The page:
Using Color Harmony in Artwork
October 21, 2015 at 10:26 PM
Using Color Harmony in Artwork
Color harmony is the theory of combining colors that complement each other in such a way that is aesthetically pleasing or when the colors visually work well with each other. When used correctly, certain color combinations can create a sense of mood, behavior, or outlook which can enrich an artistic creation. Most importantly, color harmony brings the artwork together as a whole being pleasing to the eye and grasping attention.
Before we begin, let's recap the color wheel. There are the primary colors of blue, red, and yellow, which are colors that cannot be made from any other color. The primary colors are the building blocks for creating secondary colors of green, purple, and orange. From there, primary and secondary colors can be mixed together to make tertiary colors of amber (yellow-orange), chartreuse (yellow-green), magenta (red-purple), teal (blue-green), vermilion (red-orange), and violet (blue purple). Now that we have the basics of the color wheel, let's move forward on how to effectively combine these colors to create an artwork that "pops" or stands out. If used correctly, the use of proper color harmony can create a magnificent piece of art, making it stand out and a sense of balance. If used incorrectly, it can cause an artwork to seem chaotic, bland, and unengaging. Art is all about engaging the audience, one does not want a viewer of the arts to become board or confused. As an artist, using the right balance or harmony of color is very important to keep people interested and wanting more.
Complementary Color Scheme
When looking at the color wheel, two colors that are shown directly opposite of each other are "complementary colors". An example of complementary colors is blue and orange. Complementary colors make the subject vibrant and bright or stand out in an artwork, but must be used carefully to not over stimulate. Complementary color combinations can be seen in a lot of impressionists' artwork, especially the use of the complementary colors of blue and orange. Impressionists would see that light played a big part in color. For example, a shadow was not just a neutral tone of gray, but a mix of complementary color which light projects. Therefore yellow sunlight would project a violet shadow. Artists such as Auguste Renoir, Claude Monet, Paul Renoir, and Vincent van Gogh.
Split Complementary Color Scheme
Instead of looking at the two colors directly across from each other, split complementary is the combination of the two colors that are beside the complementary color of the base color. Looking at the color wheel, split complimentary colors could be the use of yellow (base color), magenta and violet. The use of split complementary color scheme still have a strong contrast similar to complementary colors, but is less extreme resulting in a more harmonious use of color in an artwork.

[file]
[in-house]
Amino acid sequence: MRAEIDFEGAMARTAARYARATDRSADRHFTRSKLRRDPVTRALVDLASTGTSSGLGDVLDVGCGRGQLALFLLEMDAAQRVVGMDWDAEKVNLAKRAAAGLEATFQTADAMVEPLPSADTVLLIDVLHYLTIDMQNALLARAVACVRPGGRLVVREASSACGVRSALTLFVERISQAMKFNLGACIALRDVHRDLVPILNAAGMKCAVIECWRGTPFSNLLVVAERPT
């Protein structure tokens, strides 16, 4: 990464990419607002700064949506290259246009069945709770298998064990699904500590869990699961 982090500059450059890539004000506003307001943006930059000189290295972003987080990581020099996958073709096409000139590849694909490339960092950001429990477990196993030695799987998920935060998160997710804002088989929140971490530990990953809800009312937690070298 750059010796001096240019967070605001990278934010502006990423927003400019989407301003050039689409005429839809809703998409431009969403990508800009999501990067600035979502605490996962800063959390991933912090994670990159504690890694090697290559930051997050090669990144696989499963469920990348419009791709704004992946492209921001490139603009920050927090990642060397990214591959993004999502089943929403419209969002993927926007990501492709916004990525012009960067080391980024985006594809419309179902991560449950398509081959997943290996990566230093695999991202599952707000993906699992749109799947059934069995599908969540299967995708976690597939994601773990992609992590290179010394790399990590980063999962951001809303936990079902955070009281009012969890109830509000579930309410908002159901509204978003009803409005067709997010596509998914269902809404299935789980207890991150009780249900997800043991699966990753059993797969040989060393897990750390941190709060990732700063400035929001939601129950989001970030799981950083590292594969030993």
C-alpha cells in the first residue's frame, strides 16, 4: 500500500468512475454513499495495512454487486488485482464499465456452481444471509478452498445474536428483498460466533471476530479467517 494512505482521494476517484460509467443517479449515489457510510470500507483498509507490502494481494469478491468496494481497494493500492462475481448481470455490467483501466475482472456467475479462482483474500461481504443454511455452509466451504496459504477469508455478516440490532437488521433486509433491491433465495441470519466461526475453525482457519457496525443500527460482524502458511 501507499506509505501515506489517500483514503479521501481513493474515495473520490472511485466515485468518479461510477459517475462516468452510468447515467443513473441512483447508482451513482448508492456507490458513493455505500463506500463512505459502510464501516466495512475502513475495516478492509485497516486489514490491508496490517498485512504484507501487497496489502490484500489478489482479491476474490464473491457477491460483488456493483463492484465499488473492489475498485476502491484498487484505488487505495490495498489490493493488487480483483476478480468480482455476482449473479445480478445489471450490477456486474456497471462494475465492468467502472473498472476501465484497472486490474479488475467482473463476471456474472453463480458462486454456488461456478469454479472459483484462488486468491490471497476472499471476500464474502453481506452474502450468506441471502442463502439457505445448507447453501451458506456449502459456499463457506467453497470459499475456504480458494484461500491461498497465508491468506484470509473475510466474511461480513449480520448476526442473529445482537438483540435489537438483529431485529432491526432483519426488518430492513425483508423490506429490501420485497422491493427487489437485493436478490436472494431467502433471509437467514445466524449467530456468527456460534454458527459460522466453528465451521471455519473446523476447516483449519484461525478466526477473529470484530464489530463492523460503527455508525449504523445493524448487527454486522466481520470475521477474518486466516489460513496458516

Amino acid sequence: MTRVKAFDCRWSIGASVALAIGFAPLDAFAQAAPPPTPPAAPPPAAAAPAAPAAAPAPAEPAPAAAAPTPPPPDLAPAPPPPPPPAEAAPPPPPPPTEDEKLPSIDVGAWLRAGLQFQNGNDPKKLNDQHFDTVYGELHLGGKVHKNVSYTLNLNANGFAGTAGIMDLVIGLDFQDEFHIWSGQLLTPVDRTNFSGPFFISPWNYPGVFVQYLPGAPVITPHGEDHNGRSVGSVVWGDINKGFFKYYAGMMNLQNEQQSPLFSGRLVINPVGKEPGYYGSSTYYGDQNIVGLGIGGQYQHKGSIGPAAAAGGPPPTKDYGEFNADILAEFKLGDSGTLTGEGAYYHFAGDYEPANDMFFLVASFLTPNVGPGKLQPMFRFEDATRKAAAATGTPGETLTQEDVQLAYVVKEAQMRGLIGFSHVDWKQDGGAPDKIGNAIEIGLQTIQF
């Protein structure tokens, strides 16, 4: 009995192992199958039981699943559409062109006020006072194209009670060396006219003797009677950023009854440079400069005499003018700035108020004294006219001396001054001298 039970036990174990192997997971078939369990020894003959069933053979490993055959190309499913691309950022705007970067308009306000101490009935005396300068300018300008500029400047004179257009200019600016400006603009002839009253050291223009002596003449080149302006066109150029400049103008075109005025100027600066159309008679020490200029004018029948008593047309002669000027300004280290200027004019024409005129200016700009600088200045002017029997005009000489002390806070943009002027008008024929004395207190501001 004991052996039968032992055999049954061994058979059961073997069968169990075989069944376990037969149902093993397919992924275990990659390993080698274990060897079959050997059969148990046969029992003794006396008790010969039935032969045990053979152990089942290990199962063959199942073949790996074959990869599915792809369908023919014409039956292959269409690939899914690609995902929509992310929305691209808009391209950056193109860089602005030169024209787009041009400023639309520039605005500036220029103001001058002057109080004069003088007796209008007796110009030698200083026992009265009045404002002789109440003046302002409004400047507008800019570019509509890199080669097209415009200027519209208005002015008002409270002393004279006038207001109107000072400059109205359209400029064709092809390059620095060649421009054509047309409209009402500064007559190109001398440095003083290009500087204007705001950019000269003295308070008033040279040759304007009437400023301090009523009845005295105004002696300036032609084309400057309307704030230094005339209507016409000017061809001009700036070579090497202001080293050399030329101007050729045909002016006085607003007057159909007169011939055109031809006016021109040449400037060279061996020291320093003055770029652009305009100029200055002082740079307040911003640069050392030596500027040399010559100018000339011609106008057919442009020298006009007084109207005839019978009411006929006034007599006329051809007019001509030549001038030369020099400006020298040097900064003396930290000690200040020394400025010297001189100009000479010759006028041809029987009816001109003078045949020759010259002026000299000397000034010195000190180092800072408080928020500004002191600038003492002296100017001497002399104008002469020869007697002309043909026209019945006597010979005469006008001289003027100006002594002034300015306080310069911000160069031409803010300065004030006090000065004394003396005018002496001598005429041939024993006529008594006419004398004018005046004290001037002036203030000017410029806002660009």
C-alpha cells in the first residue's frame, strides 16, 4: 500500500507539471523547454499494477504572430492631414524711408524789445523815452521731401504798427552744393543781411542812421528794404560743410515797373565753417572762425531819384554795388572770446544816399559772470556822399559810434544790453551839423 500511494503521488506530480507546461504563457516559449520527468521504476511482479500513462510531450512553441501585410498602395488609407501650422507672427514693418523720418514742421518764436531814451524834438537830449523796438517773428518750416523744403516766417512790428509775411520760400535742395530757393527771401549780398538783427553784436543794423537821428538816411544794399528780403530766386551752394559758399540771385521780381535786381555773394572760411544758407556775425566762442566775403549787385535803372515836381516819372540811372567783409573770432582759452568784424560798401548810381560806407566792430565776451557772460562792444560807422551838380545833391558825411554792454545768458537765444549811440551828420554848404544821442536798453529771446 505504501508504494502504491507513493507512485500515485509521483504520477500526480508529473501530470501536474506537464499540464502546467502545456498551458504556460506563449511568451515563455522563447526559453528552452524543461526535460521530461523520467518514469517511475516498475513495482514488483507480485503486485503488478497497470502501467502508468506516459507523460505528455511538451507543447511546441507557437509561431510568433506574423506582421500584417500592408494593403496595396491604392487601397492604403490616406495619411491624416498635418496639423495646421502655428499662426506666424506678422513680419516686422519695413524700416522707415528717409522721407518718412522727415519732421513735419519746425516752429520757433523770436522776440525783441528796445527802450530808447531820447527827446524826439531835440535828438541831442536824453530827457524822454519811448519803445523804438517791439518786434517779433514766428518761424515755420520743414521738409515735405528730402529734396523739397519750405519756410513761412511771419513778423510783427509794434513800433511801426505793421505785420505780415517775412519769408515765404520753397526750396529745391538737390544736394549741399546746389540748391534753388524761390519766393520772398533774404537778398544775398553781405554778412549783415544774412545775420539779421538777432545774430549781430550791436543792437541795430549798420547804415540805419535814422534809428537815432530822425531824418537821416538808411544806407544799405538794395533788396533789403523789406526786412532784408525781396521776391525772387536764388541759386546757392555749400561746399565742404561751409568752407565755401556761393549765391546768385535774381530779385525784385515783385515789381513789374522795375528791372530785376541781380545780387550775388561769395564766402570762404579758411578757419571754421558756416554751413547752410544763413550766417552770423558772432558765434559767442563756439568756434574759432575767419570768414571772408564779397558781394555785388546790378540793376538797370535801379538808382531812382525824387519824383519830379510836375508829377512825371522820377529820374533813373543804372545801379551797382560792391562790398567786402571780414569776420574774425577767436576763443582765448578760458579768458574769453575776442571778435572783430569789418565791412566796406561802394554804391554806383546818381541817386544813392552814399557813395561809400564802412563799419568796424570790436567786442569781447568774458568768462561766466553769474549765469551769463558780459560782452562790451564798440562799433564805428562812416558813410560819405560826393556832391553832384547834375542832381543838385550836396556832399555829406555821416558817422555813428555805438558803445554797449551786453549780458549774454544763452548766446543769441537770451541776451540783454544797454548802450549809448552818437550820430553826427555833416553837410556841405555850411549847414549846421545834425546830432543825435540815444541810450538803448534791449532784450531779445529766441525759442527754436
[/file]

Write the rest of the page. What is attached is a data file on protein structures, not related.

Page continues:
Triadic Complementary Color Scheme
Triadic complementary colors are the use of colors that are evenly spaced apart from each other on the color wheel. When the three colors are chosen, a triangle of equal sides can be visualized on the color wheel. An example of a triadic color scheme is yellow, blue, and red. This color scheme provides a strong visual contrast but retains balance and harmony. The best way to use triadic complementary colors is to have one of the three colors to dominate the other two, and use the other two colors sparingly throughout the artwork.
Analogous Complementary Color Scheme
Analogous or related complementary colors are the two to four colors that line up against each other such as yellow, amber, and orange. The use of analogous color scheme can create a sense of temperature and is most often seen in nature. For example, a painting of a cold winter day is going to use the analogous colors of blue, violet, and purple, while a warm summer day painting will be based off the analogous colors of yellow, yellow-orange, and orange. While the blues, purples and violets create a sense of a cold crisp environment, the colors of yellow, yellow-orange, and orange depicts a warming effect. If used correctly, analogous complementary color scheme can create a feeling of warmth or cold, cool and crisp providing a viewer of not only a harmonically colorful artwork, but a sense of feeling and mood.
Rectangle Tetradic Complementary Color Scheme
The rectangle tetradic complementary colors are a group of four colors that form a rectangle on a color wheel. For example, these complementary colors could be red, purple, green, and yellow. When looking at the color wheel, these colors would visually create a rectangle. To use this color combination effectively, use one of the colors as a dominate hue while the other colors sparingly throughout the artwork. When using the tetradic color scheme, it can balance warm and cool colors, but can also be one of the most difficult color schemes to incorporate in an artwork.
Double Complementary Color Scheme
Very similar to the rectangle tetradic complementary color scheme is the double color complementary scheme or square tetradic complementary. The square tetrad is the use of four colors that are equally spaced on a color wheel and visually forms a square. An example of a double complementary color scheme would be purple, teal (blue-green), vermilion (red-orange) and yellow. As with the rectangle triadic complementary color scheme, when using the double complementary color scheme a dominant color should be used while the other three colors should be used moderately.